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Progressive Ethmoid Hematomas in Horses

Slowly, progressive, expansive, non-neoplastic masses, submucosal growing in the ethmoidal labyrinth, the conchae or in a sinus. The mass has the aspect of a hematoma. The horses show an unilateral epistaxis.

Ethmoid hematoma (endoscopic image). Courtesy of Dr. Sameeh M. Abutarbush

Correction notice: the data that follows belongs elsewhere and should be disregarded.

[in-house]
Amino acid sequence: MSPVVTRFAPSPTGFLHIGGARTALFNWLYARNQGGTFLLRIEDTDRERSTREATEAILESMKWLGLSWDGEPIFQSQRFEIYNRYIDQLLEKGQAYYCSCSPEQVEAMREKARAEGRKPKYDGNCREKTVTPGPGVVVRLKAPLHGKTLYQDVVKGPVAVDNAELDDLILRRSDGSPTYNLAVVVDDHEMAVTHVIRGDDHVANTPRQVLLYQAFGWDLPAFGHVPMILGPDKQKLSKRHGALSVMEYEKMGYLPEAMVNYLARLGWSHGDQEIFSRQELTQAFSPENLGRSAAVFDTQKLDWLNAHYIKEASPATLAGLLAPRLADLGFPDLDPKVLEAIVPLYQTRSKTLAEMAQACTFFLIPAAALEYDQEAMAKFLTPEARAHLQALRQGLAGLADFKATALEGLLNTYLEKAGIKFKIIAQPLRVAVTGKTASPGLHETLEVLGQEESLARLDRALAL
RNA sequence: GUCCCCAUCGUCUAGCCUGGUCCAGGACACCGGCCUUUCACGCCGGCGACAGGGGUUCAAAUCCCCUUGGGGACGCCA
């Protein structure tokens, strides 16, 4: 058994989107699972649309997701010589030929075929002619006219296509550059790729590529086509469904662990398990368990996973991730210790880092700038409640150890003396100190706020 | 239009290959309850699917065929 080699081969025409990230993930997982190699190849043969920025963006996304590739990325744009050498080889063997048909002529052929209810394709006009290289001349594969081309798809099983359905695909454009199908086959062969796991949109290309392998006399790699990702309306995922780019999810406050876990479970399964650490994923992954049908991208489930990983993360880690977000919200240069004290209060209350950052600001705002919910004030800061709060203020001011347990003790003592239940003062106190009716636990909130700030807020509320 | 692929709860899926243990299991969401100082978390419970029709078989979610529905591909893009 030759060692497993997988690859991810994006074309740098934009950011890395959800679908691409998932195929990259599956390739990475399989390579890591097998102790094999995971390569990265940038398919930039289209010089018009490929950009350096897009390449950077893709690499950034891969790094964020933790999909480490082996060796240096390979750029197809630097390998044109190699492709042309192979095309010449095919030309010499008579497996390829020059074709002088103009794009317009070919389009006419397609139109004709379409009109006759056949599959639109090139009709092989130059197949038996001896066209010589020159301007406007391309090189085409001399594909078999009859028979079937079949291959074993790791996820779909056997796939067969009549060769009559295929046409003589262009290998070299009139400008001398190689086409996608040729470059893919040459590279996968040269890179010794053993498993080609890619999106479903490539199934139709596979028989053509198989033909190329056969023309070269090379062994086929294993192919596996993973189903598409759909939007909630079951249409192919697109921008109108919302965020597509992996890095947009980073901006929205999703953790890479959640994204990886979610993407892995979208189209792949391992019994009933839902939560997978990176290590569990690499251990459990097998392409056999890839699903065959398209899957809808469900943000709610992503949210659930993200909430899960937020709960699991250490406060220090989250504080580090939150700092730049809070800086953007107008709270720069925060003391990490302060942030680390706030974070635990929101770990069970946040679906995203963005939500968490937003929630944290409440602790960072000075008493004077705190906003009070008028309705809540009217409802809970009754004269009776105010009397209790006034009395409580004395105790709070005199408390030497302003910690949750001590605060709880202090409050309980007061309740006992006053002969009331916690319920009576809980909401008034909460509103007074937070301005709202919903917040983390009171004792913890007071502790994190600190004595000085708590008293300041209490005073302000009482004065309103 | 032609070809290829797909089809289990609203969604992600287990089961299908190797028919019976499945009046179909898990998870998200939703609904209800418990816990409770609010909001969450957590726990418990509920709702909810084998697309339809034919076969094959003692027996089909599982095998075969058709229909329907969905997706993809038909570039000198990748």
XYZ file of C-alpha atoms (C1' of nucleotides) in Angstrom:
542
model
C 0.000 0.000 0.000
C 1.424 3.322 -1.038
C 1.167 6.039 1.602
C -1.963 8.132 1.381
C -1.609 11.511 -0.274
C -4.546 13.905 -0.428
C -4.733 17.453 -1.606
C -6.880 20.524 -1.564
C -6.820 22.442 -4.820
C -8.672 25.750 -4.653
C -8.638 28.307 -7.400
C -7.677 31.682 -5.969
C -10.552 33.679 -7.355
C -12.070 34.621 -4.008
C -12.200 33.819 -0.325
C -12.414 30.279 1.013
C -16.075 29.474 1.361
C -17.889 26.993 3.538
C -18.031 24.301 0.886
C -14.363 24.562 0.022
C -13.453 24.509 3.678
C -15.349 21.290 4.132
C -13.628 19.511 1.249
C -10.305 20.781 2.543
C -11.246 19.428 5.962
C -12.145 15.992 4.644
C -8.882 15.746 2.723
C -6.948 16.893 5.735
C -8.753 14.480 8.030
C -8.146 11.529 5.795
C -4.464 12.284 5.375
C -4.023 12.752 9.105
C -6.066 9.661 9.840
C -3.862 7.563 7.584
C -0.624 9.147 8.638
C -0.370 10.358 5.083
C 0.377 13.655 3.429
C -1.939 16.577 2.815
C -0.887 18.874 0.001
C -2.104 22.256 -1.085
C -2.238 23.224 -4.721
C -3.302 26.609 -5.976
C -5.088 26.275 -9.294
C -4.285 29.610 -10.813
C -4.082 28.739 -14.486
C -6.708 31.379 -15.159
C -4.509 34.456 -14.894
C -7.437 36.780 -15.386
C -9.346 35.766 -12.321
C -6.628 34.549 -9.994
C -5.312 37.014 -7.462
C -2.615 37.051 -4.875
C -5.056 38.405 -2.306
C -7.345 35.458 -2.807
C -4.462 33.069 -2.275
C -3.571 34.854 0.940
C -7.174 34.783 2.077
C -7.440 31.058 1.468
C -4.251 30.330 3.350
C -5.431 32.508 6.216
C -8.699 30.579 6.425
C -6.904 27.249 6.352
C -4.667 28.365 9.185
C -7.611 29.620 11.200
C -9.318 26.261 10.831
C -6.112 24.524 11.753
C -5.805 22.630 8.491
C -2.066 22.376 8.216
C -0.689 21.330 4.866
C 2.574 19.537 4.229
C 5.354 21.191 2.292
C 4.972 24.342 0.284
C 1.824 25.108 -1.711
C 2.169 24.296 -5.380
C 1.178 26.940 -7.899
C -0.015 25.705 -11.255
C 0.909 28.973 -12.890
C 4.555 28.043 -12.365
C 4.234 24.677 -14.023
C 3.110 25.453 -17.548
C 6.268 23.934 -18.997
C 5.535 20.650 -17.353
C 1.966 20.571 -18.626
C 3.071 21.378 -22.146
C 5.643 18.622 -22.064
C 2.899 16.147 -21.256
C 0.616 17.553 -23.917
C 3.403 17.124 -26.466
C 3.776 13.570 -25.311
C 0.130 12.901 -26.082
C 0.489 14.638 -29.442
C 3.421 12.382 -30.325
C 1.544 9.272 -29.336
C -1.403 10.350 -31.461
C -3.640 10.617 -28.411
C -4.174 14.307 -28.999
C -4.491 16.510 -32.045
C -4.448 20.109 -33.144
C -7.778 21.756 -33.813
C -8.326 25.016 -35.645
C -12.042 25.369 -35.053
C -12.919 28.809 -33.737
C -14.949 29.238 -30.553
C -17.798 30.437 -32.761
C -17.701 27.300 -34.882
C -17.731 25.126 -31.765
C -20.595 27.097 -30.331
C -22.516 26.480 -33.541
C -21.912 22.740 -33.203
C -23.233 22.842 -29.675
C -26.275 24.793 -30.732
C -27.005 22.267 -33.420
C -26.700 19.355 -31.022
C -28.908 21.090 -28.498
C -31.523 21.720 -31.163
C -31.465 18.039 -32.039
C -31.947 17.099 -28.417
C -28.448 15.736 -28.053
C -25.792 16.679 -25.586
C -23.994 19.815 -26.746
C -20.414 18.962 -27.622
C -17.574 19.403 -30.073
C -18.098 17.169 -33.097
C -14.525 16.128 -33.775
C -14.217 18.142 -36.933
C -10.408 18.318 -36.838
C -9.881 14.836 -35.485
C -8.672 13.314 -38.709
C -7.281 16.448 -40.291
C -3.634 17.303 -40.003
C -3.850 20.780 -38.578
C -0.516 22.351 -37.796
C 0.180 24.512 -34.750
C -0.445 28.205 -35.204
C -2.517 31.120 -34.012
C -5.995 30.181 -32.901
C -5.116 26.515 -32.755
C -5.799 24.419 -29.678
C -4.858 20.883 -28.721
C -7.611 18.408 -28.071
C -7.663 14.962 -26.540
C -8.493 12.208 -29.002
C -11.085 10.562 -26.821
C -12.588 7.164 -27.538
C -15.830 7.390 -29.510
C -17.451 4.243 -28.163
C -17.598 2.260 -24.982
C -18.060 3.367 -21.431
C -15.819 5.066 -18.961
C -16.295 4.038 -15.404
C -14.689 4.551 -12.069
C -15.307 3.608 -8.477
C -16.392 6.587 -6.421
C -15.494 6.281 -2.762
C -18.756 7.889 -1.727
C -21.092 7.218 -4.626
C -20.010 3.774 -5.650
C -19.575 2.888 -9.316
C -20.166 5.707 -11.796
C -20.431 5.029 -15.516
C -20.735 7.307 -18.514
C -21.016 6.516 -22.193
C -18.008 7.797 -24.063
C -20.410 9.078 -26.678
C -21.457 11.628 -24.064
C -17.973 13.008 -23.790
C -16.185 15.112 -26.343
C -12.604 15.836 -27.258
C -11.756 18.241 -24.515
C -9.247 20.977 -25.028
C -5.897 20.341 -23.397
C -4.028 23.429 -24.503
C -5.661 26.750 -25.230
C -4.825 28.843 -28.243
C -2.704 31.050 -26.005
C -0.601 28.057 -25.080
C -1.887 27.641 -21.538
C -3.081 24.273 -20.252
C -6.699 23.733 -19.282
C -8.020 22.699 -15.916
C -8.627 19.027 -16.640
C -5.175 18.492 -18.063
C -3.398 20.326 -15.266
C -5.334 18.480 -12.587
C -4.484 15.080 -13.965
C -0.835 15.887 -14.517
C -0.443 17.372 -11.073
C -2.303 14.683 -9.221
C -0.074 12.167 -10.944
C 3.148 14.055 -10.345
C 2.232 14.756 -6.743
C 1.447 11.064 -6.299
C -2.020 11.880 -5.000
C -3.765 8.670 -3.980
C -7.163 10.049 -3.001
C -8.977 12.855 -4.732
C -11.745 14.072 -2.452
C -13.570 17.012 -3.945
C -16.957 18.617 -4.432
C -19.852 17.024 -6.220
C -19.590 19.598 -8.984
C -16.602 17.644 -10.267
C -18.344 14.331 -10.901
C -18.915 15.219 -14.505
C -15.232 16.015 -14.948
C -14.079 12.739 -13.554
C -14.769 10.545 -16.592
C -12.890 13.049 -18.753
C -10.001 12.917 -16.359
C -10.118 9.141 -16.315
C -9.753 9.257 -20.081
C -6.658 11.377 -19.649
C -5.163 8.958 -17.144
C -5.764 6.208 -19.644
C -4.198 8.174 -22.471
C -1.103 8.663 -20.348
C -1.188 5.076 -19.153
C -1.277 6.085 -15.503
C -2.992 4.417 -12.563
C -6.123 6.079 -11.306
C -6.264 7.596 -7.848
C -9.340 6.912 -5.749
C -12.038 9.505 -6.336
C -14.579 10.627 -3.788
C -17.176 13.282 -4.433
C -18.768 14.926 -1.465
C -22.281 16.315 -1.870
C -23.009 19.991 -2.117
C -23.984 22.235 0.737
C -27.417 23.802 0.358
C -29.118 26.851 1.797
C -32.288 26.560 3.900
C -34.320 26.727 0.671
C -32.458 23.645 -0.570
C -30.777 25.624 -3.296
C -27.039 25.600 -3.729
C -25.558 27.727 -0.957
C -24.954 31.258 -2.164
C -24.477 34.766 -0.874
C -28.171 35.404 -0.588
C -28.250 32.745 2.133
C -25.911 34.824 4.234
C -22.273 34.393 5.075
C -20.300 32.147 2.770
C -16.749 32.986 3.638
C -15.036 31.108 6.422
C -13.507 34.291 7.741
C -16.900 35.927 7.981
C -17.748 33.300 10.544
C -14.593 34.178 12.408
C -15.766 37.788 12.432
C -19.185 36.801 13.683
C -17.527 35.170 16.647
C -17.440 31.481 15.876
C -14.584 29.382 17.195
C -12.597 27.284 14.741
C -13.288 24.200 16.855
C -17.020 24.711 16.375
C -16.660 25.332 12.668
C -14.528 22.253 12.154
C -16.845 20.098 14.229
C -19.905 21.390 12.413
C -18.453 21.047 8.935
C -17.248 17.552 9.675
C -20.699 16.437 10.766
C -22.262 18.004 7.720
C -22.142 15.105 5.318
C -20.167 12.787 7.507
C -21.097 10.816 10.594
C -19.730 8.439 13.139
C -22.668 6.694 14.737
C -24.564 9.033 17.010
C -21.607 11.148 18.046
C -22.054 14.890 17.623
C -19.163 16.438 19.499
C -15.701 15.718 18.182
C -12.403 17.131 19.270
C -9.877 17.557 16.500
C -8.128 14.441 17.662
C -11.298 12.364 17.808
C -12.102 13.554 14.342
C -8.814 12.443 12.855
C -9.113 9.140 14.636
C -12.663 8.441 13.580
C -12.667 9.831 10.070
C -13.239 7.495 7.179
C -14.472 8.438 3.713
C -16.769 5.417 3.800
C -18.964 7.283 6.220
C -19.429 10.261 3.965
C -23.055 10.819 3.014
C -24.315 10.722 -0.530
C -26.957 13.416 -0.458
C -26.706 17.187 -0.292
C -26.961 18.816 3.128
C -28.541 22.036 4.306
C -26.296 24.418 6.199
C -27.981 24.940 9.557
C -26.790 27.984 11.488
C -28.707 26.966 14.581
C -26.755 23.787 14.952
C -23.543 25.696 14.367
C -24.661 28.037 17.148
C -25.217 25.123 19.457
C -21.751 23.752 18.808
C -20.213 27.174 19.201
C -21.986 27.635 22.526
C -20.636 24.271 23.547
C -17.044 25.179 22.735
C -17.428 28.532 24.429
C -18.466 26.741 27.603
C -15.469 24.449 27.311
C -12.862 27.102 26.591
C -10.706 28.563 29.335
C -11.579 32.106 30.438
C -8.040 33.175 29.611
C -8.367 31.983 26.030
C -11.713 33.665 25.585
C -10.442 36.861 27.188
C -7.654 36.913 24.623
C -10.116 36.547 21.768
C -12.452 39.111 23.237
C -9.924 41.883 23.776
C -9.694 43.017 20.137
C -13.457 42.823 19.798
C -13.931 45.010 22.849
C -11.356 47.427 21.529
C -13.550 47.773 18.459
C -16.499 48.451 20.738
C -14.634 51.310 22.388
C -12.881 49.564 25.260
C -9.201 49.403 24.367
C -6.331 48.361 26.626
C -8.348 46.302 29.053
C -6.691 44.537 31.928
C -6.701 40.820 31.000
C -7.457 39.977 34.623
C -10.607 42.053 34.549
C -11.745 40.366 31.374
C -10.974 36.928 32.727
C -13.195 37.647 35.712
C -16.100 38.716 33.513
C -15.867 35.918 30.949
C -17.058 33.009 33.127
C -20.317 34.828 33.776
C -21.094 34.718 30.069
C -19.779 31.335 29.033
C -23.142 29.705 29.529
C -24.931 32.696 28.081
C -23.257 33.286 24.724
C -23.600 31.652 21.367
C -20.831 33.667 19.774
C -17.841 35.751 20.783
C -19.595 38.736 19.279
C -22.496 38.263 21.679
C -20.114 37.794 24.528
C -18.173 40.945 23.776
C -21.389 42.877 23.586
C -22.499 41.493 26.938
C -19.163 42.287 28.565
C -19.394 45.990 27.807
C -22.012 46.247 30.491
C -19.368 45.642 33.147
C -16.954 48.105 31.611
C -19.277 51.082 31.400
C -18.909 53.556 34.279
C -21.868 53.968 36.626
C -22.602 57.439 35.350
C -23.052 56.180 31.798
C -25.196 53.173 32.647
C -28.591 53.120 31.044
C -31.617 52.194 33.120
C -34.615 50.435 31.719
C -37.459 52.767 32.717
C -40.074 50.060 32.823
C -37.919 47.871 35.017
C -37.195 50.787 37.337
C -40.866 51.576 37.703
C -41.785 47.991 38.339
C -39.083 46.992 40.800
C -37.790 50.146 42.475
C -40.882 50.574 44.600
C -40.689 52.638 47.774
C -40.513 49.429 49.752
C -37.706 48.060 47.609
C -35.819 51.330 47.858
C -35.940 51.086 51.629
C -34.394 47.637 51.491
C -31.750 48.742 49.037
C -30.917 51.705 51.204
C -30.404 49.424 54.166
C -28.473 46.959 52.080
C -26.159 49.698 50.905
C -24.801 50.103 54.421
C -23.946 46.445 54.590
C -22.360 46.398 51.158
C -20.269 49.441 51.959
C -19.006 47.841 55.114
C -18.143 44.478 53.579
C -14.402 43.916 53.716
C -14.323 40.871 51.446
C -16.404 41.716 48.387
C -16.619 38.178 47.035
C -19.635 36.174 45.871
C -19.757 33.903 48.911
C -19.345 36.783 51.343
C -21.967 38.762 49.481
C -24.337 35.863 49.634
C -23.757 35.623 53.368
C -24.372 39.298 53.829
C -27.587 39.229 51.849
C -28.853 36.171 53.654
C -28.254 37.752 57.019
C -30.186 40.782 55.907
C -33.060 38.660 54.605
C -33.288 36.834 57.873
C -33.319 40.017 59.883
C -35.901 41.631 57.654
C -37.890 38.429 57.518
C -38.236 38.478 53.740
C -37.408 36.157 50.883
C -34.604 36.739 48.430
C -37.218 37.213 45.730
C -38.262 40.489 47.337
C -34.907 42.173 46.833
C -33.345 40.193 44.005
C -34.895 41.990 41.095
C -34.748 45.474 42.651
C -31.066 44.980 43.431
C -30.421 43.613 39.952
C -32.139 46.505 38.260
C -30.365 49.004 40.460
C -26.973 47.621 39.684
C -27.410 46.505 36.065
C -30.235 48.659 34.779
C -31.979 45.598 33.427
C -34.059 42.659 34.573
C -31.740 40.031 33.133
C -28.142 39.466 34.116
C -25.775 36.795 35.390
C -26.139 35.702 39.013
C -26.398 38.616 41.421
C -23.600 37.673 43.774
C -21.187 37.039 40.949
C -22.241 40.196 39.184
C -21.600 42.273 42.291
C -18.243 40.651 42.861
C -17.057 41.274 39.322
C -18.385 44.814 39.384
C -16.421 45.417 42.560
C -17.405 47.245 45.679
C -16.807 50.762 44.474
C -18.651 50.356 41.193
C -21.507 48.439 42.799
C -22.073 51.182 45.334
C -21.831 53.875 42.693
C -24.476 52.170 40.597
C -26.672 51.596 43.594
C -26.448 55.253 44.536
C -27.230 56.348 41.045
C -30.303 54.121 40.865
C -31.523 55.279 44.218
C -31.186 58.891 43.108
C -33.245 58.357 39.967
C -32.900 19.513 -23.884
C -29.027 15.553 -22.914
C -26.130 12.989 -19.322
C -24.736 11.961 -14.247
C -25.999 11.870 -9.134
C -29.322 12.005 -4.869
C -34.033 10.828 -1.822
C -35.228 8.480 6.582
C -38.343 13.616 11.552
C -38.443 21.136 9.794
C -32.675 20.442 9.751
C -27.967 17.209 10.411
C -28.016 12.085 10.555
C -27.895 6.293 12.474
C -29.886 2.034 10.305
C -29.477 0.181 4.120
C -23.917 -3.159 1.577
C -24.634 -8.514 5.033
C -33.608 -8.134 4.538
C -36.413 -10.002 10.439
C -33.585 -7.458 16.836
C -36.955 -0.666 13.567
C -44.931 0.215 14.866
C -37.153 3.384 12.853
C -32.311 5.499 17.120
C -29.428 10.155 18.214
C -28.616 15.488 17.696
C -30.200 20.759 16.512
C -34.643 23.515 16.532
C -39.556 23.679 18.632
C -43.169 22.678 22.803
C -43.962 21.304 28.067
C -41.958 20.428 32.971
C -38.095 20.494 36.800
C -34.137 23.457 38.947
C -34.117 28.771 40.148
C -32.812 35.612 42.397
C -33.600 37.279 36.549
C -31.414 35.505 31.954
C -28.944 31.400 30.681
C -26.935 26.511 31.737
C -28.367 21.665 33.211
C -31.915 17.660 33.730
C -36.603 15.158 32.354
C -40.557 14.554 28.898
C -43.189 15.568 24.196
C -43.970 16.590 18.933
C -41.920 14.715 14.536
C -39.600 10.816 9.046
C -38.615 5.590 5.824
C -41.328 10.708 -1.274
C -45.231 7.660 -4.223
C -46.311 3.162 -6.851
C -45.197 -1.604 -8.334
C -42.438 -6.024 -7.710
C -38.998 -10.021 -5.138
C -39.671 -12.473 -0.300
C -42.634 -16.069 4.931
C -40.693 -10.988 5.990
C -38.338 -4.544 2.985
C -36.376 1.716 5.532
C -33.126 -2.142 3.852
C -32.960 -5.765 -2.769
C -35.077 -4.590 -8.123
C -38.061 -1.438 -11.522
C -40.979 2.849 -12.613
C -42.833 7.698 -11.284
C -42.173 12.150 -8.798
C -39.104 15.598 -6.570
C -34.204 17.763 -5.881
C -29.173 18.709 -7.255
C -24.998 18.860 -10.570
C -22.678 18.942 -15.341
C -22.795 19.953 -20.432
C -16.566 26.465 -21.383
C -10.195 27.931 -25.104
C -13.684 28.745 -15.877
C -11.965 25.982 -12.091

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An unilateral epistaxis due by a slowly growing, non-neoplastic masses, with the aspect of a hematoma in the ethmoidal labyrinth. Progressive Ethmoid Hematomas are masses of blood and fibrous tissue encapsulated in normal respiratory epithelium originating from the submucosa of the ethmoid labyrinth. The cause is unknown but might be associated with repeated episodes of submucosal hemorrhage. Major signs are unilateral epistaxis or nasal discharge. Can lead to asphyxia over a 1-7 year course. On endoscopy there is a reddish- or yellowish-green encapsulated mass in the ethmoid region. The lesion can recur or develop in the contralateral ethmoid meatus.
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